Abstract Title

Sexually Ambivalent Gorkha and Pink Migrations from North-East India

Description

The Gorkha have multiple challenges to negotiate within the Northeast and outside the region. From being fetishised as exotic to erotic to ‘chinky’, the body becomes a site of a political struggle, reclamation and resistance. In the context of the Militarized Masculinities of Gorkha, one repeatedly hears of a ‘Bir Gorkha’, a ‘Gorkha Cheli Beti’, but never a Queer Gorkha. Contextualised to the ‘Gorkha’, Queerness or ambivalence in sexualities is an oxymoron. The sexually ambivalent Gorkha, living at intersections of subjectivities, experiences constant anxieties about defining, defending, and negotiating their sexuality and belonging. ‘Leaving ‘Home’ in search of a newer ‘Home’ becomes the indelible feature of the sexually ambivalent. ‘Pink Migration’ within India to the metropolitan centers provides interesting insights into the trend of ‘leaving ‘Home’ searching for a newer ‘Home’. These cities become a gateway to survival, anonymity and a collective narrative of discrimination. The queer Gorkha negotiates its space through livelihood opportunities- a Pink economy/Pink market for any acquired skills and a chance to freely express choices and desire under the garb of anonymity. The urban spaces provide solidarity of a visible queer movement and avenues for community building and networking. In short, the sexually ambivalent are constantly seeking spaces that provide an escape from one’s kin and region. The paper attempts to untangle the knotty braids of a Militarized Masculine Gorkha identity and problematise Masculinities and Queerness. It aims to unravel the circumvents, constrictions and contortions of sexual ambiguity among the Gorkha. Post decriminalising Section 377 of the Indian Penal Code by the Supreme Court of India. An Armyman’s sexual orientation would not hinder, nor would it mean a guaranteed free pass to indulge in gay sex in the Army. The paper attempts to weave the ethnographic accounts gathered between 2011 and 2021 from personal interviews of 60 informants and chart the ethno-narratives of the sexually ambivalent native Nepali speaking/Gorkha men in/from India’s Northeast.

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Dec 4th, 12:00 AM

Sexually Ambivalent Gorkha and Pink Migrations from North-East India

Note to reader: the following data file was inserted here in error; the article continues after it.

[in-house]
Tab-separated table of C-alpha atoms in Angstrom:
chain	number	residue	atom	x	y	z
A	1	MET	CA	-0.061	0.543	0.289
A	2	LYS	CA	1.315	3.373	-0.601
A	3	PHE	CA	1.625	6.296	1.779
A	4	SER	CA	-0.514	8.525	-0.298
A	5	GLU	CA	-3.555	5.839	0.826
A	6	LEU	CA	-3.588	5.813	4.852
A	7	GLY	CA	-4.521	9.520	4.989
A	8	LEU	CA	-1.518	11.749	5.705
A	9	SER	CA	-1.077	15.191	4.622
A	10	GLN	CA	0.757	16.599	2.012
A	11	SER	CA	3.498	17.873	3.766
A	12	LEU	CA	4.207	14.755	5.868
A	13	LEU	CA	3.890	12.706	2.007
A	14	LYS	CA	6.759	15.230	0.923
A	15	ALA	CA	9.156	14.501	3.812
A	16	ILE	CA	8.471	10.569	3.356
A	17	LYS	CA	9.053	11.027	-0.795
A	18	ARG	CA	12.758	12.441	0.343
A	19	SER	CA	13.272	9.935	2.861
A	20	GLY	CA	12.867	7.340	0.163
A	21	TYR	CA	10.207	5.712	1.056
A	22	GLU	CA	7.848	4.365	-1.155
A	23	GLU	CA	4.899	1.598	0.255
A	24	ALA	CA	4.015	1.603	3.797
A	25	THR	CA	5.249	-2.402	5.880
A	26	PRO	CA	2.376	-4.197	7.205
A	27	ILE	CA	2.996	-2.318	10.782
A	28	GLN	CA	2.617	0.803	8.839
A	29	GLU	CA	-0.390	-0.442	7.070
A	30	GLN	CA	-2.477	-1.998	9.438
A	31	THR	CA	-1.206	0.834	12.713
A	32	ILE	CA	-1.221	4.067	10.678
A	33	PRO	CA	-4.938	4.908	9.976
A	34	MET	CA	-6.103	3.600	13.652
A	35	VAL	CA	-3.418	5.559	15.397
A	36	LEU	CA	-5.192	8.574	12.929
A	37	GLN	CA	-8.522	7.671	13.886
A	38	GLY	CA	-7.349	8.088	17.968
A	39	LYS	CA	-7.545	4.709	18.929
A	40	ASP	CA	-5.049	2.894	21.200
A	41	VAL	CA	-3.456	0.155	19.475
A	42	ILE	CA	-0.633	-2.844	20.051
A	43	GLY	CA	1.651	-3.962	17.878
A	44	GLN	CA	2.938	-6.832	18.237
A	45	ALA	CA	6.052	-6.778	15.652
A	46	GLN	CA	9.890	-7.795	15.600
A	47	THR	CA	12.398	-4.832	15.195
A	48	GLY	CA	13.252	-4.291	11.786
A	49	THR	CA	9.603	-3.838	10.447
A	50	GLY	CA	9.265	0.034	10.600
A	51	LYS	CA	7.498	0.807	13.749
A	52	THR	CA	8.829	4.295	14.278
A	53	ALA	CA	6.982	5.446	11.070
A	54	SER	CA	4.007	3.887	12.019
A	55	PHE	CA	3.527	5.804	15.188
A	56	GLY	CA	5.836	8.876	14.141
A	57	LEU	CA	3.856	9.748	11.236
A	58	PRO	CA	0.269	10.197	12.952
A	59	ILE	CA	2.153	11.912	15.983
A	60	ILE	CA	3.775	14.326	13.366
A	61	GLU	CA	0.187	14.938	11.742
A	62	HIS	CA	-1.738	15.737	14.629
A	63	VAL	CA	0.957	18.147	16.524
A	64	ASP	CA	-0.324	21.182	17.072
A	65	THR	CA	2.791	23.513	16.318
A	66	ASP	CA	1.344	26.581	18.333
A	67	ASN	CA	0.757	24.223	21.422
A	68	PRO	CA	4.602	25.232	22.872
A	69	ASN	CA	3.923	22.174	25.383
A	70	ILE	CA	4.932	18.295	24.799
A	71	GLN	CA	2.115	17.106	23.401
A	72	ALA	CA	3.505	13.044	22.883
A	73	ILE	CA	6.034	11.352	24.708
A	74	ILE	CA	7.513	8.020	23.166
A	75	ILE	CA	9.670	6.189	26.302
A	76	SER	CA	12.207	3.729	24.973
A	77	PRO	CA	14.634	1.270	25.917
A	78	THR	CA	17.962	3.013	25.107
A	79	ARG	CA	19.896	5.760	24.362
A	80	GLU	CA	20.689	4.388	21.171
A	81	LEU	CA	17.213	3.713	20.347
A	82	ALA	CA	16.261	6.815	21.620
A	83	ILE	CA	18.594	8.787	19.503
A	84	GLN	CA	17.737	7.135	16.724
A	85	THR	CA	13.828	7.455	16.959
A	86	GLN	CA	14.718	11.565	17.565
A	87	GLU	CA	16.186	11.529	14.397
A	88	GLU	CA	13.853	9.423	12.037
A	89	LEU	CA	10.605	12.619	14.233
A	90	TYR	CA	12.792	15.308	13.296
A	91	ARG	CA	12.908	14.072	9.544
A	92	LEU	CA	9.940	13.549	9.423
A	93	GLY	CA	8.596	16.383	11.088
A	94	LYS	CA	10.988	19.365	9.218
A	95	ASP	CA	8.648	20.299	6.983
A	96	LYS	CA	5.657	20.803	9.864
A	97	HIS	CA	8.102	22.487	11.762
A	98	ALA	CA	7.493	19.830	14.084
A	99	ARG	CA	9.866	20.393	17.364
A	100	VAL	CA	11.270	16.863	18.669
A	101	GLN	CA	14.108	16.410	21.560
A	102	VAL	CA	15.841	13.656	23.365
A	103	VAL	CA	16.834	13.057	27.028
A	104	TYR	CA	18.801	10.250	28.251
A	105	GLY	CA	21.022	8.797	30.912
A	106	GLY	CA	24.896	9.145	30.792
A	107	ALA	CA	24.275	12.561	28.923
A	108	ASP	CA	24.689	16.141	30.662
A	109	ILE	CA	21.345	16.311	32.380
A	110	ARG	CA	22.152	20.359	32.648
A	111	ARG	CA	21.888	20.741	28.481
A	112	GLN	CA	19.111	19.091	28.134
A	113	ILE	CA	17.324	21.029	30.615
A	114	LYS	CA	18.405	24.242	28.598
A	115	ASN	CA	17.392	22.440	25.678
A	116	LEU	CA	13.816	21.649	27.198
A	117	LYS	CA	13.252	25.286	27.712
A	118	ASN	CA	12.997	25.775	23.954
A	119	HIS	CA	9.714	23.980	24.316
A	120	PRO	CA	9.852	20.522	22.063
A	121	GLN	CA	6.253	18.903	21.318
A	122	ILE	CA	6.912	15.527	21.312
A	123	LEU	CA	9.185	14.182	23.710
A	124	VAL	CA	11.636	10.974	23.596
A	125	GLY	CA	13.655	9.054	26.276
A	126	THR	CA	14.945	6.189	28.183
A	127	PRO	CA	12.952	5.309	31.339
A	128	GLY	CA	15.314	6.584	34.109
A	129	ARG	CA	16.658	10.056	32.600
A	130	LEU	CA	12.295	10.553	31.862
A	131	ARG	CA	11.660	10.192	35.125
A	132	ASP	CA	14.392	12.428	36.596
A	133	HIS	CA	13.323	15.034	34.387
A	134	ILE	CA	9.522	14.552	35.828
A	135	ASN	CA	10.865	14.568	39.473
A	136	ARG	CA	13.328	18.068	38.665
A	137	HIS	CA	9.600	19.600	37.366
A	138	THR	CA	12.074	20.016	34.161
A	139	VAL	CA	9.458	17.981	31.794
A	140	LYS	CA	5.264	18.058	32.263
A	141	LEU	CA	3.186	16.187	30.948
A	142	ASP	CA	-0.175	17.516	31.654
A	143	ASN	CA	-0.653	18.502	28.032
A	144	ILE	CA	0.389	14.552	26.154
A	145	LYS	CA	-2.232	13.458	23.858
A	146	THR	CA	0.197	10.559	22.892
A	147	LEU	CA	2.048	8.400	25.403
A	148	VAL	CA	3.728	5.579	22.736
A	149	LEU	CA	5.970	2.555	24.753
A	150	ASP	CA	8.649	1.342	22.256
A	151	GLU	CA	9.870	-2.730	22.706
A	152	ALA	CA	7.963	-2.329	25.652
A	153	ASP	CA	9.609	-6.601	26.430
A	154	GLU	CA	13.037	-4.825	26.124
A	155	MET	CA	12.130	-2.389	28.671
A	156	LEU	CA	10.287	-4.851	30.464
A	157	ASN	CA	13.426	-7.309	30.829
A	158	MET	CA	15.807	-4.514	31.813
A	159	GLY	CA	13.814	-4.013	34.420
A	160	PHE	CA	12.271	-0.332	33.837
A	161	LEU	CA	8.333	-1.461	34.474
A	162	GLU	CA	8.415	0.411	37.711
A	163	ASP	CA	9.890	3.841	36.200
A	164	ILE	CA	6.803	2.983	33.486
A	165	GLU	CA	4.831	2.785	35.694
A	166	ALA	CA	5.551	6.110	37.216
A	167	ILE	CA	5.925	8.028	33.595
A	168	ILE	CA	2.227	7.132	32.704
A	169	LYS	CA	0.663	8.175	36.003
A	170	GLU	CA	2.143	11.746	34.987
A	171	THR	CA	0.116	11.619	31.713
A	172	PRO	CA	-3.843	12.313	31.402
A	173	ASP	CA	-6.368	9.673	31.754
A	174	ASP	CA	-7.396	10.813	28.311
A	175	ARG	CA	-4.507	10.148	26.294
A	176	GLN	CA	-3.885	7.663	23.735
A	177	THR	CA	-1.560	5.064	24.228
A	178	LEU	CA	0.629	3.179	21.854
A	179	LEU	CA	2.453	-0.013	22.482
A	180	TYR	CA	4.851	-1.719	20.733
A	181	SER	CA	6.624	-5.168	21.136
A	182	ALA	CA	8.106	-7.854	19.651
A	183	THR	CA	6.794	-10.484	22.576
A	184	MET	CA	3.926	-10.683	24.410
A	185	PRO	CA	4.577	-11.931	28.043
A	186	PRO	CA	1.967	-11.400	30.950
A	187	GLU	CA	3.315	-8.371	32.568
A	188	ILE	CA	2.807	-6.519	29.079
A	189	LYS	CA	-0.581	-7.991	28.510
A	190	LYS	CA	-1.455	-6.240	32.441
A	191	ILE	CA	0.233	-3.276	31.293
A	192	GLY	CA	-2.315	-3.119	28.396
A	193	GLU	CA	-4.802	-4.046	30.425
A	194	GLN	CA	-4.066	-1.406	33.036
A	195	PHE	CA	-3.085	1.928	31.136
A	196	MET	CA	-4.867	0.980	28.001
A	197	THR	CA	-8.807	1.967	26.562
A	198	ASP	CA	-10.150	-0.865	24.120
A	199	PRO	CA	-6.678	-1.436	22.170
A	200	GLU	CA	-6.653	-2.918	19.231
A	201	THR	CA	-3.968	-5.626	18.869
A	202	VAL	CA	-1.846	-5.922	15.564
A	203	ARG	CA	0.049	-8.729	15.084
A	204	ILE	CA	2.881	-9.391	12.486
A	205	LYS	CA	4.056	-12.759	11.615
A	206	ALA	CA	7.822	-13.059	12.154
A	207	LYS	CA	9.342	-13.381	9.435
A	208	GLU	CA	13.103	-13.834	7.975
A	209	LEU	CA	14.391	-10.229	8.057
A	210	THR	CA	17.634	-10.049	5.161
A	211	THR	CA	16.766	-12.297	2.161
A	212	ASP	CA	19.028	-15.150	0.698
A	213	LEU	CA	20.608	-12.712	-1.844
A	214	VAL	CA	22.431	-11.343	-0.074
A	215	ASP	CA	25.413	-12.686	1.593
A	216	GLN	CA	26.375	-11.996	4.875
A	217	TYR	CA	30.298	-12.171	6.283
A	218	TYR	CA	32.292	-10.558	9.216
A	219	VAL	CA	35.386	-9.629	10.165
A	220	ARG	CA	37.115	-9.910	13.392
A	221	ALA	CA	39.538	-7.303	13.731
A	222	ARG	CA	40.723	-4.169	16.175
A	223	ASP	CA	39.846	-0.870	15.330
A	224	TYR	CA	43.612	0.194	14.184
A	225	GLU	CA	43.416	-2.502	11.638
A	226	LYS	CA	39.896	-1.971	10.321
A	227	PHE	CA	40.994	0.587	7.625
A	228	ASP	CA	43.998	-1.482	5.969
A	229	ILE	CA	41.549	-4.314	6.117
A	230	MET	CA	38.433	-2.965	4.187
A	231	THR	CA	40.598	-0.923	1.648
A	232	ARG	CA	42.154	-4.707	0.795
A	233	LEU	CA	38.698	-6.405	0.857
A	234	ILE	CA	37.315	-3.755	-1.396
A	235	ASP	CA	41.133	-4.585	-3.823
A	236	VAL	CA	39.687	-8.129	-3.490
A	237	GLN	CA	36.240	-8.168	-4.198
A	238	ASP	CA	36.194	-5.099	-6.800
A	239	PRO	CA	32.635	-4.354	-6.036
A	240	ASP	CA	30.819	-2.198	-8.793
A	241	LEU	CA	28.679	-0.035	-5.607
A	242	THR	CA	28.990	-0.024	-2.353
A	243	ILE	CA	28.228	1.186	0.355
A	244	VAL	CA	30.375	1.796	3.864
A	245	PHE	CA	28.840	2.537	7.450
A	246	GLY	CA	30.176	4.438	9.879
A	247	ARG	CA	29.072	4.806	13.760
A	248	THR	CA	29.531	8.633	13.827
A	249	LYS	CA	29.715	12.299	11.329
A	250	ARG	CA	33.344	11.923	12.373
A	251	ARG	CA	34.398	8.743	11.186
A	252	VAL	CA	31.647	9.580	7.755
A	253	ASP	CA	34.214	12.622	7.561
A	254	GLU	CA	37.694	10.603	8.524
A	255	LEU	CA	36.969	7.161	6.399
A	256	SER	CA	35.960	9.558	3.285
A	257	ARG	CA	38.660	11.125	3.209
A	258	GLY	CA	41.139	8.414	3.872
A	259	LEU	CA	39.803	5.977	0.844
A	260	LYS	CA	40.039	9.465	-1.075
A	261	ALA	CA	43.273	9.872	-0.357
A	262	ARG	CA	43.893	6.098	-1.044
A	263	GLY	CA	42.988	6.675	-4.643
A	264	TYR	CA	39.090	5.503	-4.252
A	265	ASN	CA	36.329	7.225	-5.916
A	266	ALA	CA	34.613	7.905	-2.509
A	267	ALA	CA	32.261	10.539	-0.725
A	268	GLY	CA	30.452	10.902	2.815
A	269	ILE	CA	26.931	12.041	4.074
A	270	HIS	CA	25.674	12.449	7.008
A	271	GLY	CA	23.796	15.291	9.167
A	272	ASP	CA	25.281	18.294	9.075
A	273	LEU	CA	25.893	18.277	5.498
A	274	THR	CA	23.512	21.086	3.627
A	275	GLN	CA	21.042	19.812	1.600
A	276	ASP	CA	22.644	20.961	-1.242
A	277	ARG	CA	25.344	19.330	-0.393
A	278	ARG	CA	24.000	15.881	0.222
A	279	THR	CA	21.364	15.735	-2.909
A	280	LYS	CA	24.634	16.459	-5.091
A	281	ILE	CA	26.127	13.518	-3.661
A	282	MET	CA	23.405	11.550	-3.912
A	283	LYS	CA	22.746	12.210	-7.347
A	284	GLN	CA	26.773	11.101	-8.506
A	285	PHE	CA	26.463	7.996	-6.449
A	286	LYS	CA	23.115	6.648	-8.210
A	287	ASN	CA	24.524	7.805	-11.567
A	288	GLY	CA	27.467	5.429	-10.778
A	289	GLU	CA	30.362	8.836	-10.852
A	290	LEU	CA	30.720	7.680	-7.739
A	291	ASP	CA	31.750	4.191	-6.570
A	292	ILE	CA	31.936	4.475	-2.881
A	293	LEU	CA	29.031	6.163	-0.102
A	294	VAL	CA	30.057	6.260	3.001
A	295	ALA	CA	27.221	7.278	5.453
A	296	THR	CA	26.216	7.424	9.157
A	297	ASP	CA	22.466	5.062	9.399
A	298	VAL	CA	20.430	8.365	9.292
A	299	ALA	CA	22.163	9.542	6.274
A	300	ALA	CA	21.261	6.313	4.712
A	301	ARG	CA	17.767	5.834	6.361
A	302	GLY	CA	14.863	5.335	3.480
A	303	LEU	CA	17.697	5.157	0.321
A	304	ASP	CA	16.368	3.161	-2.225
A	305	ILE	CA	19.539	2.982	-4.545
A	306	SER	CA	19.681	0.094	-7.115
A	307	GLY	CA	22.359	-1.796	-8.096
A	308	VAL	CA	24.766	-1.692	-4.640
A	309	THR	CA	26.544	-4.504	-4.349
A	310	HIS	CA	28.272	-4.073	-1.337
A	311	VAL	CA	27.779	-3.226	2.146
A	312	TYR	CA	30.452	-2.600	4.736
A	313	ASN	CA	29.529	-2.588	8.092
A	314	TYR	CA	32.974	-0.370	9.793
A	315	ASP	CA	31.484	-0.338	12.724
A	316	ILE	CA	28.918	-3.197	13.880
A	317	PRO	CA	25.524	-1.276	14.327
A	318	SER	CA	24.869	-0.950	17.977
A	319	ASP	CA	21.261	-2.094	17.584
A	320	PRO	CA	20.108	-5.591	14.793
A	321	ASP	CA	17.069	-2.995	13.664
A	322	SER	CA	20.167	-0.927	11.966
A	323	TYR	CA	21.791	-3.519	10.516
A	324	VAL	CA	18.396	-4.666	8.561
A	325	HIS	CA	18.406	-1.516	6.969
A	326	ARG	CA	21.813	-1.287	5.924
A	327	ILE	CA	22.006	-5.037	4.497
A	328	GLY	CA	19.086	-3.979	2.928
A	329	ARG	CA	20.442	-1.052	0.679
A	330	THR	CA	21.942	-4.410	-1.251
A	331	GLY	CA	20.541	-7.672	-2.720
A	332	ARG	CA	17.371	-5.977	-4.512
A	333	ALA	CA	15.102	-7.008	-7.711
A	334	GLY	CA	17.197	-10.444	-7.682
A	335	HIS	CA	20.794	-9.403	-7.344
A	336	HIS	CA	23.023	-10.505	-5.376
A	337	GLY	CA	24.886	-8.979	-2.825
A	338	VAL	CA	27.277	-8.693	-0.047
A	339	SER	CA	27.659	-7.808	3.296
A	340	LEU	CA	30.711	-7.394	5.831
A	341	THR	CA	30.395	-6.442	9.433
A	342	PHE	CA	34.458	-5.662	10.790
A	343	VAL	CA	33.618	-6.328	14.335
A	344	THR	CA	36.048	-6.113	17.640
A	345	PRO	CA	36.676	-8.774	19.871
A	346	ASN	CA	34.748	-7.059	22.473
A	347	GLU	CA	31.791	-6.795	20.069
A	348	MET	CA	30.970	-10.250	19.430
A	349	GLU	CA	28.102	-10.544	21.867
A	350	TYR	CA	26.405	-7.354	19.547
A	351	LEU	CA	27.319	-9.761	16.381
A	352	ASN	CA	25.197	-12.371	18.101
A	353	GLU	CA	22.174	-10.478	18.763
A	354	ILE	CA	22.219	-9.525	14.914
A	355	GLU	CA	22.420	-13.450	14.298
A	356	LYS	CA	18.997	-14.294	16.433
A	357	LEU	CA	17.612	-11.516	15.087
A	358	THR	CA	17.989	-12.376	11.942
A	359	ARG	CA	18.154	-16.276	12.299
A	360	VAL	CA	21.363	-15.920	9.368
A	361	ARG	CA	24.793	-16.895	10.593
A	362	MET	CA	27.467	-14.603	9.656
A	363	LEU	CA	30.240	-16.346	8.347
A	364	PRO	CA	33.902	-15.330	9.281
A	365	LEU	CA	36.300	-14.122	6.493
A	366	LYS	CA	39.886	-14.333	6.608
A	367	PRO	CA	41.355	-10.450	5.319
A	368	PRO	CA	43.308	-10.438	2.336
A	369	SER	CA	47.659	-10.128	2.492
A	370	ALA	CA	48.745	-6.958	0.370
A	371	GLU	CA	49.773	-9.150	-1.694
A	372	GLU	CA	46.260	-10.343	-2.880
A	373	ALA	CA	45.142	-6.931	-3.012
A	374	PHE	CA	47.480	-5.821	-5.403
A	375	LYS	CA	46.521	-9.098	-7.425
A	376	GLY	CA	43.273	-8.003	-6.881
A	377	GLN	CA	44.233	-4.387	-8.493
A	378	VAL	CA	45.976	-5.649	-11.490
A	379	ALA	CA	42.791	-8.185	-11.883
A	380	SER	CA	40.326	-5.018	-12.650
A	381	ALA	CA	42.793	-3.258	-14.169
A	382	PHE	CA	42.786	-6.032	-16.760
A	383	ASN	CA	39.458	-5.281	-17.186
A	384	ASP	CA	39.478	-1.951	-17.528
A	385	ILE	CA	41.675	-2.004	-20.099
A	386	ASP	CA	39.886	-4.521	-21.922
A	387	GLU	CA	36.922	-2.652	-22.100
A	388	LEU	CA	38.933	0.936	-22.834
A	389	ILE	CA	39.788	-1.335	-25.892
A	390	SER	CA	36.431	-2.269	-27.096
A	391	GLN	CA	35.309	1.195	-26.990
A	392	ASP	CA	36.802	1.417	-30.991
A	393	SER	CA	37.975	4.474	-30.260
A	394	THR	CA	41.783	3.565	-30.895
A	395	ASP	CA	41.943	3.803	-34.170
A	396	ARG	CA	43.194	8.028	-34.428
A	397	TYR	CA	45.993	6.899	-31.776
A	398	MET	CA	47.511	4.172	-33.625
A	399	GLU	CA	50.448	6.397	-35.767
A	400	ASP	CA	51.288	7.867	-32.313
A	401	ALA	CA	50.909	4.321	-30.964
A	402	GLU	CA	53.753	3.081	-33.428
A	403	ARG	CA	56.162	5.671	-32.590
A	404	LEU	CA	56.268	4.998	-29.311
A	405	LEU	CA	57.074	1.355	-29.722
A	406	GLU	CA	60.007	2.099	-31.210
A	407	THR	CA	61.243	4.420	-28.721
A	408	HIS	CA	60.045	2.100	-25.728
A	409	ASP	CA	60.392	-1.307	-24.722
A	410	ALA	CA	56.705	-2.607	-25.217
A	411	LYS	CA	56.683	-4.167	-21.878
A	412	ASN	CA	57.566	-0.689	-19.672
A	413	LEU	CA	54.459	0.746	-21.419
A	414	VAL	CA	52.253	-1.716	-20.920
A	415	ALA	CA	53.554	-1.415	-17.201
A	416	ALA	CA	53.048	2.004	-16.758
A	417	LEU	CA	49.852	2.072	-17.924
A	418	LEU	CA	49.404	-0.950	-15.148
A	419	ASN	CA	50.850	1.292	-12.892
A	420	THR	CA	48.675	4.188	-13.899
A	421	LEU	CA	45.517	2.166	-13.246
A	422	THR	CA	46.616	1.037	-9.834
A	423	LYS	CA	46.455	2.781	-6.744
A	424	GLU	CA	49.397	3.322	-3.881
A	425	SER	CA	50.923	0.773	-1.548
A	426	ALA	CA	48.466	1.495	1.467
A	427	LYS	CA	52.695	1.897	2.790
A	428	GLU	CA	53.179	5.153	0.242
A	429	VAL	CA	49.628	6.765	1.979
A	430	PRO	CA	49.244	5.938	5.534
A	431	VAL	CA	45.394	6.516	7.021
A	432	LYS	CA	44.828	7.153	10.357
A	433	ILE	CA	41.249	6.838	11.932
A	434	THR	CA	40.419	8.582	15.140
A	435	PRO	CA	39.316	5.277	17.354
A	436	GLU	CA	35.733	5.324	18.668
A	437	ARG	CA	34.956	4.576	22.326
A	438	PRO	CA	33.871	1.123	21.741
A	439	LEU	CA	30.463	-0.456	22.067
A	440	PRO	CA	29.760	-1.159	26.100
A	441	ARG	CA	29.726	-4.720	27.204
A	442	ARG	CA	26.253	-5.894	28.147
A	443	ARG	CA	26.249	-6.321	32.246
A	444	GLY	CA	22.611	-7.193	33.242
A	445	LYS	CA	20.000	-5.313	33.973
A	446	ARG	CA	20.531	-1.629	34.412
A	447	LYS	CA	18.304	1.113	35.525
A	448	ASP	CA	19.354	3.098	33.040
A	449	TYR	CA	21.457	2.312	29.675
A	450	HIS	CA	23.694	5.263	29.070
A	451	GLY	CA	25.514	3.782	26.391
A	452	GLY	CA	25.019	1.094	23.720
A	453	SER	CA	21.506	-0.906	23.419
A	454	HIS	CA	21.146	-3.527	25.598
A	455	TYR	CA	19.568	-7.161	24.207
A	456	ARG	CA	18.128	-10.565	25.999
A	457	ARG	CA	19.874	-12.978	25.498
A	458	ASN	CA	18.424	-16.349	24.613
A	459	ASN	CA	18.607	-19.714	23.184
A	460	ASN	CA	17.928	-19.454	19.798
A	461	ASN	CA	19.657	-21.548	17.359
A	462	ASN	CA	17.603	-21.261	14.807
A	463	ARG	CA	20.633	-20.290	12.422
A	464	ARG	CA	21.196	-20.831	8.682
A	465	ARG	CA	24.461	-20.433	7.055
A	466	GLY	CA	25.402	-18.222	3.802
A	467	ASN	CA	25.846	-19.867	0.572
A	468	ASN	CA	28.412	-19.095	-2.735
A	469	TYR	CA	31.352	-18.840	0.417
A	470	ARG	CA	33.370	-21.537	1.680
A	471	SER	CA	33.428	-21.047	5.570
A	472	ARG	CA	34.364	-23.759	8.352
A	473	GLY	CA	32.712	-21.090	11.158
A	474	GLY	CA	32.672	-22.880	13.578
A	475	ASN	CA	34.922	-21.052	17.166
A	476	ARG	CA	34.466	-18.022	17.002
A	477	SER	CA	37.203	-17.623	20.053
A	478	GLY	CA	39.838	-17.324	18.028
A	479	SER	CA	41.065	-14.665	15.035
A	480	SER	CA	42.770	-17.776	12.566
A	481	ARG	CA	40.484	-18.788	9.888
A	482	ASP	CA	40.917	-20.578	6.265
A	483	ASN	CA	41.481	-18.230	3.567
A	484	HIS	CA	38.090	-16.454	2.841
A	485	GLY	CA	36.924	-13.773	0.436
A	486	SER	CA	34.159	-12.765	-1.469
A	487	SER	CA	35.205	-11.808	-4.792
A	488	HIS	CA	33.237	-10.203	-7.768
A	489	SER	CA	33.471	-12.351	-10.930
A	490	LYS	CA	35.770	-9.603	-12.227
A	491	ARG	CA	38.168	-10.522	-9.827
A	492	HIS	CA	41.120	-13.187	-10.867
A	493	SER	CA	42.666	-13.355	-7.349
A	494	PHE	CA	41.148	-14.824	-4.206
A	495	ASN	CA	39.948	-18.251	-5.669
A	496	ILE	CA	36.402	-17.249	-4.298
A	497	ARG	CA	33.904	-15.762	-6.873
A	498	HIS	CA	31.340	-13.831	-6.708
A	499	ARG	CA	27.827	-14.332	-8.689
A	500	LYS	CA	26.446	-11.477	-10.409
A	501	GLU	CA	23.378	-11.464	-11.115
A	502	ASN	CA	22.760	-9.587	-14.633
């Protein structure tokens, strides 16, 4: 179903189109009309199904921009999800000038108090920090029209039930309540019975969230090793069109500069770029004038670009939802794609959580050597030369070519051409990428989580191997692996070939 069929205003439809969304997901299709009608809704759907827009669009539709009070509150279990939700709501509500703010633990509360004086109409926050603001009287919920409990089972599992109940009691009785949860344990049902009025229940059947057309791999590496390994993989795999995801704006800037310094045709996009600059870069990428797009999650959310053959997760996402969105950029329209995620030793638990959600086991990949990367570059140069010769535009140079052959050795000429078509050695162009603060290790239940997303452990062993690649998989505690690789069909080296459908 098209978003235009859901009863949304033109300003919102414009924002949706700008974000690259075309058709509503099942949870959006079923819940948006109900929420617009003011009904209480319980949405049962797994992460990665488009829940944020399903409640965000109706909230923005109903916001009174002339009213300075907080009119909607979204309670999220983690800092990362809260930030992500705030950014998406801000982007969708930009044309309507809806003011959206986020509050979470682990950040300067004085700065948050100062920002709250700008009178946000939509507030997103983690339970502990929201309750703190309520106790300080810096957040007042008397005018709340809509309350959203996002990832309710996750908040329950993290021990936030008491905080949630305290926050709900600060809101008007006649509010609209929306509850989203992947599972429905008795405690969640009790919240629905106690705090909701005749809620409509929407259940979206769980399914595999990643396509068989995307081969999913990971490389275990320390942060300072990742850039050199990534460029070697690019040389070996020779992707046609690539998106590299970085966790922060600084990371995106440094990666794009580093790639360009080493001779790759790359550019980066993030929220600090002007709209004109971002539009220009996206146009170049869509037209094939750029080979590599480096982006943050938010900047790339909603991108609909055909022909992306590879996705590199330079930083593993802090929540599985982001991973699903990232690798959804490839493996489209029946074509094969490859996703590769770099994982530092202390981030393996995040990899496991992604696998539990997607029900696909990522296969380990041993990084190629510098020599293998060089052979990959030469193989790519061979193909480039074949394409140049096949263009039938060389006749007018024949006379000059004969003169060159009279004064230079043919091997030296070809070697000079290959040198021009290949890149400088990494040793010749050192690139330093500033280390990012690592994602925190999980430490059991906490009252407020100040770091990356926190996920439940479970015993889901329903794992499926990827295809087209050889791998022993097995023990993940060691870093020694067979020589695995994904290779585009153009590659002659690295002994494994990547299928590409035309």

The Gorkha have multiple challenges to negotiate within the Northeast and outside the region. From being fetishised as exotic to erotic to ‘chinky’, the body becomes a site of a political struggle, reclamation and resistance. In the context of the Militarized Masculinities of Gorkha, one repeatedly hears of a ‘Bir Gorkha’, a ‘Gorkha Cheli Beti’, but never a Queer Gorkha. Contextualised to the ‘Gorkha’, Queerness or ambivalence in sexualities is an oxymoron. The sexually ambivalent Gorkha, living at intersections of subjectivities, experiences constant anxieties about defining, defending, and negotiating their sexuality and belonging. ‘Leaving ‘Home’ in search of a newer ‘Home’ becomes the indelible feature of the sexually ambivalent. ‘Pink Migration’ within India to the metropolitan centers provides interesting insights into the trend of ‘leaving ‘Home’ searching for a newer ‘Home’. These cities become a gateway to survival, anonymity and a collective narrative of discrimination. The queer Gorkha negotiates its space through livelihood opportunities- a Pink economy/Pink market for any acquired skills and a chance to freely express choices and desire under the garb of anonymity. The urban spaces provide solidarity of a visible queer movement and avenues for community building and networking. In short, the sexually ambivalent are constantly seeking spaces that provide an escape from one’s kin and region. The paper attempts to untangle the knotty braids of a Militarized Masculine Gorkha identity and problematise Masculinities and Queerness. It aims to unravel the circumvents, constrictions and contortions of sexual ambiguity among the Gorkha. Post decriminalising Section 377 of the Indian Penal Code by the Supreme Court of India. An Armyman’s sexual orientation would not hinder, nor would it mean a guaranteed free pass to indulge in gay sex in the Army. The paper attempts to weave the ethnographic accounts gathered between 2011 and 2021 from personal interviews of 60 informants and chart the ethno-narratives of the sexually ambivalent native Nepali speaking/Gorkha men in/from India’s Northeast.